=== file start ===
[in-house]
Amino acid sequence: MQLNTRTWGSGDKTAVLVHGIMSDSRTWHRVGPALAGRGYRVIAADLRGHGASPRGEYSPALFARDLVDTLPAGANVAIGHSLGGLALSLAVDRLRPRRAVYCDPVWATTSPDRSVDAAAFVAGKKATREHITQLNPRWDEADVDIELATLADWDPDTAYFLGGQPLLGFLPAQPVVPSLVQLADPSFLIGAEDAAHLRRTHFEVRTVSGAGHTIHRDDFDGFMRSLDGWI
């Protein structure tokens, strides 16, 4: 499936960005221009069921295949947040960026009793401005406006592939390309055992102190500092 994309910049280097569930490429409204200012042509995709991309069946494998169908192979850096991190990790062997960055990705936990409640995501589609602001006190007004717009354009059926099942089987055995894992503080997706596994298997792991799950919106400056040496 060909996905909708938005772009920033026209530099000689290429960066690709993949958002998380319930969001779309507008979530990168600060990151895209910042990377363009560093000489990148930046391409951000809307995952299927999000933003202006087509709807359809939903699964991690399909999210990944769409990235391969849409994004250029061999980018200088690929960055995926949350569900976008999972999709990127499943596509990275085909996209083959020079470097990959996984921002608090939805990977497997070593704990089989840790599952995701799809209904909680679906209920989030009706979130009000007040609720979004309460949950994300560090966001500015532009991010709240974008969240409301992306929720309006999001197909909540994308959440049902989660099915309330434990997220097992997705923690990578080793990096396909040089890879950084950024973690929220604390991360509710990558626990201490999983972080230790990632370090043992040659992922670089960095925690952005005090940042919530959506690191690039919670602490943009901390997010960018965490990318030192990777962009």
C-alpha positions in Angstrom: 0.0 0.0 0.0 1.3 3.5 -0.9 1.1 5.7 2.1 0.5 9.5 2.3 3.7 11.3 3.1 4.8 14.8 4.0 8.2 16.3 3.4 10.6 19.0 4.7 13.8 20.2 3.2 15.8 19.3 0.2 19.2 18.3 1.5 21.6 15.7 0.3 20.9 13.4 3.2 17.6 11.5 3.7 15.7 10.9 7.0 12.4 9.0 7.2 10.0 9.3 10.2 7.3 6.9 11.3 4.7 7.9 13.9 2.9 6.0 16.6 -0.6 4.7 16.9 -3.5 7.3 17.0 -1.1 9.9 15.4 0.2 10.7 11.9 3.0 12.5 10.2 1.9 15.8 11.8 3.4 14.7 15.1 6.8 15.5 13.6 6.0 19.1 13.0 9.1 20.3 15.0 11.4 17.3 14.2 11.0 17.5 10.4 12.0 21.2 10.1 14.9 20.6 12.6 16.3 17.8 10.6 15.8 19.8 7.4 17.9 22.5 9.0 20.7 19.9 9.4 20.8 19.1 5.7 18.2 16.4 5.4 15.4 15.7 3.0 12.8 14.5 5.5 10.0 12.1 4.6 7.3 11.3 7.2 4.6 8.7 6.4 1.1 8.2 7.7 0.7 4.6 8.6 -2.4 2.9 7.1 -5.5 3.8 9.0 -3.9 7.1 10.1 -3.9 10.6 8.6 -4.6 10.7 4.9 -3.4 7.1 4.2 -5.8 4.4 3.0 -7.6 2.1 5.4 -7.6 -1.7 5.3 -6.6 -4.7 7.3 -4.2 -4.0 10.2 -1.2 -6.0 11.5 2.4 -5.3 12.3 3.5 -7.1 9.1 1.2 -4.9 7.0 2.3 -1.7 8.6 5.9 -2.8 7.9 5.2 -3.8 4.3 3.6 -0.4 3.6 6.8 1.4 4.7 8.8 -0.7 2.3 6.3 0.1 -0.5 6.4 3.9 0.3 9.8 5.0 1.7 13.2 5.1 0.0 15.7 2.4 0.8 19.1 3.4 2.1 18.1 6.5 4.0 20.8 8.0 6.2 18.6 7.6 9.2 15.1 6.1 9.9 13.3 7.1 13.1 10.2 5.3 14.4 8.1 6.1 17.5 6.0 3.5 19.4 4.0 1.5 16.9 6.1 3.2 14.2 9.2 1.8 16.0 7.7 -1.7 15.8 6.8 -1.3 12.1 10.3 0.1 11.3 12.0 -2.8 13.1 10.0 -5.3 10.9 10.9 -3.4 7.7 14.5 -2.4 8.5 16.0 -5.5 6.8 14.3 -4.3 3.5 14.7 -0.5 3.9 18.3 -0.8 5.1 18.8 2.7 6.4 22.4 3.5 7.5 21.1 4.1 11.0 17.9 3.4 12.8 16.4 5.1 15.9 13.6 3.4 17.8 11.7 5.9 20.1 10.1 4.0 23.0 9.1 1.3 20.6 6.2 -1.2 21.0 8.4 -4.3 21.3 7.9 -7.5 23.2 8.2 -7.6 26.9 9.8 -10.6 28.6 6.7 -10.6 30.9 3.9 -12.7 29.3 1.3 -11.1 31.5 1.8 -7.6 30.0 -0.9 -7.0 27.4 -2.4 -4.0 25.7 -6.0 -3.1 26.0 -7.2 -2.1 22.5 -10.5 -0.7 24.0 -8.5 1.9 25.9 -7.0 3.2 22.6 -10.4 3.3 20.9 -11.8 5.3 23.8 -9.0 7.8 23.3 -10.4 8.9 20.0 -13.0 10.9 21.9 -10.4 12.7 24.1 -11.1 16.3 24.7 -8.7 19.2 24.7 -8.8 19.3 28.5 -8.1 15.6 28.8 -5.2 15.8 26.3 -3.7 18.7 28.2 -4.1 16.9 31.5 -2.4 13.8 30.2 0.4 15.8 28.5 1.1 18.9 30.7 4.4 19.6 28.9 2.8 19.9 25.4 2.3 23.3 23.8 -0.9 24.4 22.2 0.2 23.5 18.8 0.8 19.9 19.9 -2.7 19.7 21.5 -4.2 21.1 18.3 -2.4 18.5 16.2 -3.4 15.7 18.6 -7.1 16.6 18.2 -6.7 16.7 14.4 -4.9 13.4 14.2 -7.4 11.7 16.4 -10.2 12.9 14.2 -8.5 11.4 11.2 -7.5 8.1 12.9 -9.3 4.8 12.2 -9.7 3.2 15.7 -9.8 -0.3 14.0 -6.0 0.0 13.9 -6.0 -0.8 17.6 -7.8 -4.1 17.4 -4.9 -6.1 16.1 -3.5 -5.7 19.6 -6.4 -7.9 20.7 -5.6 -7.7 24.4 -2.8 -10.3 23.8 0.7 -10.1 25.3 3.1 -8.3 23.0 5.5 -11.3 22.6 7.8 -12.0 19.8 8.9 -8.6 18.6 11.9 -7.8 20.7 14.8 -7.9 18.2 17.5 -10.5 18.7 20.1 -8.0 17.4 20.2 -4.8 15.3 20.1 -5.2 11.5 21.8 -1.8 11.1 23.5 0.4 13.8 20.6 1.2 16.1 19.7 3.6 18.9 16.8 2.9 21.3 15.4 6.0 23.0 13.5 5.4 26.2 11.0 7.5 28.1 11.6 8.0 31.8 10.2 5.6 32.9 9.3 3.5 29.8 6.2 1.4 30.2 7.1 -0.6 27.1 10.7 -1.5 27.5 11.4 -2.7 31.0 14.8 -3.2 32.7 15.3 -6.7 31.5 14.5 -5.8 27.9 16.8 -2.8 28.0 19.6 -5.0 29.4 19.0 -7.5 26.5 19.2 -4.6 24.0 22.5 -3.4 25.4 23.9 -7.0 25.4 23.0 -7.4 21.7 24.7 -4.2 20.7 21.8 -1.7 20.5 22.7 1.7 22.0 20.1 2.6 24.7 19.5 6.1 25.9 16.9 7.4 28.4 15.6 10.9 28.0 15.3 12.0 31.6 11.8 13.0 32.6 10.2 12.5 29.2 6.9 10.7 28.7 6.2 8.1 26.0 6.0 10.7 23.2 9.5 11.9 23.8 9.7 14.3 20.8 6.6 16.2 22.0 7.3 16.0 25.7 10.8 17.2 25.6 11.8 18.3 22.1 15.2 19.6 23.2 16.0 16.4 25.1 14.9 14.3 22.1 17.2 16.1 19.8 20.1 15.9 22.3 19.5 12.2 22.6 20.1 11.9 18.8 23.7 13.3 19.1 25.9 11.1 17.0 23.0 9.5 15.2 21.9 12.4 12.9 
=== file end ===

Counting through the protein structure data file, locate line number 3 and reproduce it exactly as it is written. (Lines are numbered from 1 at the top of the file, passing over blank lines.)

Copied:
């Protein structure tokens, strides 16, 4: 499936960005221009069921295949947040960026009793401005406006592939390309055992102190500092 994309910049280097569930490429409204200012042509995709991309069946494998169908192979850096991190990790062997960055990705936990409640995501589609602001006190007004717009354009059926099942089987055995894992503080997706596994298997792991799950919106400056040496 060909996905909708938005772009920033026209530099000689290429960066690709993949958002998380319930969001779309507008979530990168600060990151895209910042990377363009560093000489990148930046391409951000809307995952299927999000933003202006087509709807359809939903699964991690399909999210990944769409990235391969849409994004250029061999980018200088690929960055995926949350569900976008999972999709990127499943596509990275085909996209083959020079470097990959996984921002608090939805990977497997070593704990089989840790599952995701799809209904909680679906209920989030009706979130009000007040609720979004309460949950994300560090966001500015532009991010709240974008969240409301992306929720309006999001197909909540994308959440049902989660099915309330434990997220097992997705923690990578080793990096396909040089890879950084950024973690929220604390991360509710990558626990201490999983972080230790990632370090043992040659992922670089960095925690952005005090940042919530959506690191690039919670602490943009901390997010960018965490990318030192990777962009």